Back to Publications

The Second Draft - Volume 33, No. 2

Always Connect: How Studying Creative Writing Helped Me Become A Better Legal Writing Professor DOWNLOAD PDF

  • Michelle Falkoff
    Director of Communication and Legal Reasoning and Clinical Professor of Law
    Northwestern Pritzker School of Law

On the day of my first graduate creative-writing workshop, my professor walked into class with a stack of papers in hand. All twelve of us grew quiet; the week before, he’d brought a similarly sized stack that had turned out to contain copies of the original first page of a story my classmate had turned in as a revision. My professor had brought the original to show how it was possible to revise the life out of a story, and he methodically worked through the original first page as compared to the new one to make his point. The fact that he was correct did not stop us all from feeling blindsided, and it did not stop my classmate from crying afterward.

This week, it was my turn.

The stack of papers contained the first three pages of my story, edited and condensed into one tight opening scene, printed on a single page. As my classmates read it, I caught them sneaking glances at me, trying to read my facial expression for a sign I was not handling the situation well, preparing themselves for another post-class bar visit spent counseling a sobbing classmate.

But there would be no sobbing this week. Once the initial shock of being critiqued so radically and so publicly wore off, I felt elated. I’d turned in a story I knew was weak, a story that was not yet where I wanted it to be, and this first page was a dramatic change.

“I didn’t change a word,” my professor said—insisted, really—and while he and my classmates fought over whether it was appropriate for him to be so hands-on with someone else’s work, to impose his own vision on top of mine, I felt only gratitude. I’d gotten to see how an expert revises: with ruthless efficiency, stripping away excess to reveal the core of what matters. Only occasionally had he suggested actual changes to the language itself; more often he’d chipped away unnecessary words to reveal the more streamlined prose beneath, like a sculptor chips away stone until a person emerges.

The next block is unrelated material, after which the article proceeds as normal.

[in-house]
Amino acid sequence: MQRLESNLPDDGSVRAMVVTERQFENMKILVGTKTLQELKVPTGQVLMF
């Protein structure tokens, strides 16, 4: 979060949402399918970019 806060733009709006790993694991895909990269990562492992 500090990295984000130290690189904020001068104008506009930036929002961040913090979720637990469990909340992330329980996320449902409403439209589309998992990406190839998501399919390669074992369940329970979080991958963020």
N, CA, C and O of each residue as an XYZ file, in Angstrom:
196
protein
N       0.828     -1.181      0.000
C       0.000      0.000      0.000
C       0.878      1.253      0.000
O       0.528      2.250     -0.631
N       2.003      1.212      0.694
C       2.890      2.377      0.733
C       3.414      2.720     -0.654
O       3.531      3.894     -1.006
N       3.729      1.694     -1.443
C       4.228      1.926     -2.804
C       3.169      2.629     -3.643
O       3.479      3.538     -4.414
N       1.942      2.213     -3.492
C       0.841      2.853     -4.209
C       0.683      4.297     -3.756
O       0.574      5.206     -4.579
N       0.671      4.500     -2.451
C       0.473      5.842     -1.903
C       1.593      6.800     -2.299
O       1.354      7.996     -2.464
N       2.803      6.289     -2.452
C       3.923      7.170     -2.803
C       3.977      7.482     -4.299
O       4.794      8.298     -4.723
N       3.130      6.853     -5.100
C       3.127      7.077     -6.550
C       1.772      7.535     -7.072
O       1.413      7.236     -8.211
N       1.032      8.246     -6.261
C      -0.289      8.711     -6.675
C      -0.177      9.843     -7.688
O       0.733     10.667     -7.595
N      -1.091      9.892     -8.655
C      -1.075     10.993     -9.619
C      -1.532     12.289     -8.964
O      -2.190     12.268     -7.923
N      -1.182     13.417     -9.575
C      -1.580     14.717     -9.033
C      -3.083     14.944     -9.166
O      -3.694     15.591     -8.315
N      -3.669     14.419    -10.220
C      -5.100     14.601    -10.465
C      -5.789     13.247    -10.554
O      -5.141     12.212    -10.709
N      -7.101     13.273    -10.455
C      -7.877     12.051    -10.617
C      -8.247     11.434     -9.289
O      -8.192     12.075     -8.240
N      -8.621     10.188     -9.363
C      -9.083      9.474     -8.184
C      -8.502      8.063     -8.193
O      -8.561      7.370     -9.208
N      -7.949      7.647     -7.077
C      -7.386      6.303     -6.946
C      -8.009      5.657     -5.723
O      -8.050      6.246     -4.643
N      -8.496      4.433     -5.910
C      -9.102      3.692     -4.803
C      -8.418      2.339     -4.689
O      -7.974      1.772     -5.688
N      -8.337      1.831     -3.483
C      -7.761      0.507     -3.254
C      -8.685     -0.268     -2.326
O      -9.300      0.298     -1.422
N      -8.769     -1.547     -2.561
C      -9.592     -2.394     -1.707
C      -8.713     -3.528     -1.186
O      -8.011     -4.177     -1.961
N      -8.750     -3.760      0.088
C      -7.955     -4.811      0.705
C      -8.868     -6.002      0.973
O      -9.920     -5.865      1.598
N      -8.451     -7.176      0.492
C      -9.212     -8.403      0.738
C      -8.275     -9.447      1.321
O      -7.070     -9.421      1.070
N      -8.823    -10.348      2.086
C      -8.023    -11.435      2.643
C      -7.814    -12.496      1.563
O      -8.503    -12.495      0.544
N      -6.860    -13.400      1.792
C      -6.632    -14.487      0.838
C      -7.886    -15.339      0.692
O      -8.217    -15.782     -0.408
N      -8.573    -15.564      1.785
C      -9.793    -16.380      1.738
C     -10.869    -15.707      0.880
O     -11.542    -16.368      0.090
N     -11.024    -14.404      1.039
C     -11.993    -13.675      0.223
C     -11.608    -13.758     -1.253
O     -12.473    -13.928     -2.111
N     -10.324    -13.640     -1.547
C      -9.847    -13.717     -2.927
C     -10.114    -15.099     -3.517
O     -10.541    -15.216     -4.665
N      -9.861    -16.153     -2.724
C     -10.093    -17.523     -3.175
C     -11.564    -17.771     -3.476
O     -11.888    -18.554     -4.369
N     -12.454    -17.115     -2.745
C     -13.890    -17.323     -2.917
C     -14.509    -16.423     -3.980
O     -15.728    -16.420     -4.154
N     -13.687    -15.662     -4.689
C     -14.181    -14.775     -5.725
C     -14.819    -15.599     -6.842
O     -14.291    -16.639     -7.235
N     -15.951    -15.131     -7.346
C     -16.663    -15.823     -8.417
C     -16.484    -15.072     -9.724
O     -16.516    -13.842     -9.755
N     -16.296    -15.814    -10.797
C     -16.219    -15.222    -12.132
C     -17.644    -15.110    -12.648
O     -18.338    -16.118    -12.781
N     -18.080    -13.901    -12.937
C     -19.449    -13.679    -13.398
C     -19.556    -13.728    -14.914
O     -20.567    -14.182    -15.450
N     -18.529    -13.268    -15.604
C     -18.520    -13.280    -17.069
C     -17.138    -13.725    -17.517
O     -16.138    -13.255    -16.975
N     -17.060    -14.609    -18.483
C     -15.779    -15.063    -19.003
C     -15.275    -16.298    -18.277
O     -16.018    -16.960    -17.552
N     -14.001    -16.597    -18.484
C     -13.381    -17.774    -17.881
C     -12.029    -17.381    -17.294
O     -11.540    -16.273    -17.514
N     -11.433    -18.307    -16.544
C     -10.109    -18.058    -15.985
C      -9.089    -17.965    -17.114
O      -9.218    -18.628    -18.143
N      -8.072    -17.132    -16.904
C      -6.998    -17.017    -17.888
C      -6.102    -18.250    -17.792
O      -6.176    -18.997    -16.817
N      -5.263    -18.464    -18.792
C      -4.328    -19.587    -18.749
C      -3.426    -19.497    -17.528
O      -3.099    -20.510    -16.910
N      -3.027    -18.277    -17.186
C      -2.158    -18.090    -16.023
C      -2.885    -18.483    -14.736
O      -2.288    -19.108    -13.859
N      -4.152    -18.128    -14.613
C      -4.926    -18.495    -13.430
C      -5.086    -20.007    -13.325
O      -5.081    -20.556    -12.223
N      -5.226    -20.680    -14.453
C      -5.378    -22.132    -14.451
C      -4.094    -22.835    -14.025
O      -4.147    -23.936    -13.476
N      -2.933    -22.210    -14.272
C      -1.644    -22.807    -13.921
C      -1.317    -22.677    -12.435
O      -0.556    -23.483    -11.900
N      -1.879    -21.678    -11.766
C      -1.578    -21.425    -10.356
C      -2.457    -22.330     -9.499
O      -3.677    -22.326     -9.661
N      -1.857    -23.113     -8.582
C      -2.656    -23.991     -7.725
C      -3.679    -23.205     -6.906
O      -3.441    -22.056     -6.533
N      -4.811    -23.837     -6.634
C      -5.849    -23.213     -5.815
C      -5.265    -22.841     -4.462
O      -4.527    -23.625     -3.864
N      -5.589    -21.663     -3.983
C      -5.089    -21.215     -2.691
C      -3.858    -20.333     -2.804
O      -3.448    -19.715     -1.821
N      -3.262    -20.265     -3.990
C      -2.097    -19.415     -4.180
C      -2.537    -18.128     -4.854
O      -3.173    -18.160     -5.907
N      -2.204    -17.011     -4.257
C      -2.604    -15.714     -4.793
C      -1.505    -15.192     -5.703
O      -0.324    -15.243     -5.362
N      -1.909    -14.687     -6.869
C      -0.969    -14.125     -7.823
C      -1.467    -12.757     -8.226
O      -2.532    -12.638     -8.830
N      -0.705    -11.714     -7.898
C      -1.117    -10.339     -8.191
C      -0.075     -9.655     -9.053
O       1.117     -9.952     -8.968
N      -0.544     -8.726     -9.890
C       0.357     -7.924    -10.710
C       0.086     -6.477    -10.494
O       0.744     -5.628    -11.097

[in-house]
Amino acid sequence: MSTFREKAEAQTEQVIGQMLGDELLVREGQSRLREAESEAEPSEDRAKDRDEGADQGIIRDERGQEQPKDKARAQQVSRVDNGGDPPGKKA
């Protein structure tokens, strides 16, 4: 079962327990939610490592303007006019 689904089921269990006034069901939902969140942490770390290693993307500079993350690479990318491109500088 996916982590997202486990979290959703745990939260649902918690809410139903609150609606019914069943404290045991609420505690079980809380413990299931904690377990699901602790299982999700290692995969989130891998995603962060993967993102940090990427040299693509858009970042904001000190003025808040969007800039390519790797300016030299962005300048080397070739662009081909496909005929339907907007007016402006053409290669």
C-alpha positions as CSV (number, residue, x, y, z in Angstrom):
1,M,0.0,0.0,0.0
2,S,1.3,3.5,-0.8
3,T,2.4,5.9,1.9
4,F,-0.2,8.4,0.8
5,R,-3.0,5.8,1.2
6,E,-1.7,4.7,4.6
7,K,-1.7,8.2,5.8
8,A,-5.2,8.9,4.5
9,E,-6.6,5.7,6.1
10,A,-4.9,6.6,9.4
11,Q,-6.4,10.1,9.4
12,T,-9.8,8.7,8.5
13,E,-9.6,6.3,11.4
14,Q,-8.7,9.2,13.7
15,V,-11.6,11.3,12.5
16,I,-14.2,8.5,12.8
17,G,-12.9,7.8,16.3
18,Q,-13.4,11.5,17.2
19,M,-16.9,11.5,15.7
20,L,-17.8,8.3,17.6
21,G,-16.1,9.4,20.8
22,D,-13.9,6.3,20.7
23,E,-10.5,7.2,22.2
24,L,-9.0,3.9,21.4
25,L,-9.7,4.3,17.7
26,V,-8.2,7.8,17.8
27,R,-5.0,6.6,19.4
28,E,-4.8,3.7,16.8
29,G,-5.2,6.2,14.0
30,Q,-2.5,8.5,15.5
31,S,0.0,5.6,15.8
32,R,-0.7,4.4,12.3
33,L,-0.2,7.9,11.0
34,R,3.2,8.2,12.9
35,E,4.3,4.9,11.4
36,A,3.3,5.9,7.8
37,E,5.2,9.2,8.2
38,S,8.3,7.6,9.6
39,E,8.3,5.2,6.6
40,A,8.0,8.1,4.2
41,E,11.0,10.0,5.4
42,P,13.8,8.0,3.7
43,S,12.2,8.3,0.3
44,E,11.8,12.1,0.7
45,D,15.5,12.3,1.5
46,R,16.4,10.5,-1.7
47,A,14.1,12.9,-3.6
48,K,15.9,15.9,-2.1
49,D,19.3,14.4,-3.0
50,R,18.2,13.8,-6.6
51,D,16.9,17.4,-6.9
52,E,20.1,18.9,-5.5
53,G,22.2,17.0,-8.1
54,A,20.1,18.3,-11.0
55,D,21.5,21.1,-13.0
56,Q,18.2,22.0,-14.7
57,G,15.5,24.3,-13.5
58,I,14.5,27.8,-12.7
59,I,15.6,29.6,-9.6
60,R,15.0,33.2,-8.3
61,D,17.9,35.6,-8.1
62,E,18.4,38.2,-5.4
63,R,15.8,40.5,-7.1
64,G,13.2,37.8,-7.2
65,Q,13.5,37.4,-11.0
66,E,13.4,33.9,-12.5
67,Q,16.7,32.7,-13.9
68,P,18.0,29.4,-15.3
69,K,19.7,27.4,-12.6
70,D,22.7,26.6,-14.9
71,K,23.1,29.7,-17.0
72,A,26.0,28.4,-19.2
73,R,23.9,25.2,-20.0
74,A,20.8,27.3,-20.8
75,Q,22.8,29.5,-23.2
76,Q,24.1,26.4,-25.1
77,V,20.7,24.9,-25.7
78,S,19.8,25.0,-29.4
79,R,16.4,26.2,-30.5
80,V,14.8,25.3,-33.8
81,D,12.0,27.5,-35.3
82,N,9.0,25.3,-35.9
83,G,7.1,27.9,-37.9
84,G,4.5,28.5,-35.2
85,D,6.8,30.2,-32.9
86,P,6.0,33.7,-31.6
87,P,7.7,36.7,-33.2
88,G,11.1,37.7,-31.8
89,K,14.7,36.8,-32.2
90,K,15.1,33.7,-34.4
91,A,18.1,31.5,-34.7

In my own teaching, I want my students to feel a similar sense of elation at the thought of revising their initial, messy work into something gleaming and beautiful. My professor’s approach and mine are somewhat different; he prided himself on being a Band-Aid ripper, inflicting brief moments of pain to show young writers what the healing process looks like, while I’m more focused on guiding students through the process of rethinking and rewriting so they feel a sense of ownership over the new version. But his lessons still resonate even as I’ve tried to find ways to make them my own.

One important lesson is about giving and receiving feedback. It’s important to me that students learn to acknowledge that while criticism always hurts, moving through that pain can help writers reach a more productive place. Learning how to give feedback helps students learn how to receive it, and learning how to provide feedback in a more measured way can take the sting out when they’re on the receiving end. This is one area where I’ve tried to take what I learned and expand on it, keeping the useful lesson about the value of feedback while removing the shock value of my professor’s Band-Aid-ripping approach.

My professor also spoke often of the importance of connection in all its forms, from the technical level to the thematic, relying on E.M. Forster’s edict to “only connect.” Both considerations are relevant in legal writing, even if the means of explaining them might differ. In legal writing, the concept of connection is even easier to discuss, in that I can direct students to literally draw arrows between rule statements and analysis in a structured legal discussion. But I’ve found myself broadening the concept of connection past the writing itself and into the classroom, encouraging my students to think about connection not just in their writing but in their lives.

Whenever I write something myself, I can hear my professor’s voice whispering to me, helping me decide which words are really necessary, which words are meaningful and clear, which words have significance. I like to imagine I can serve that function for my students—that  even when the course is over, I will be a benevolent presence, quietly reminding them to always connect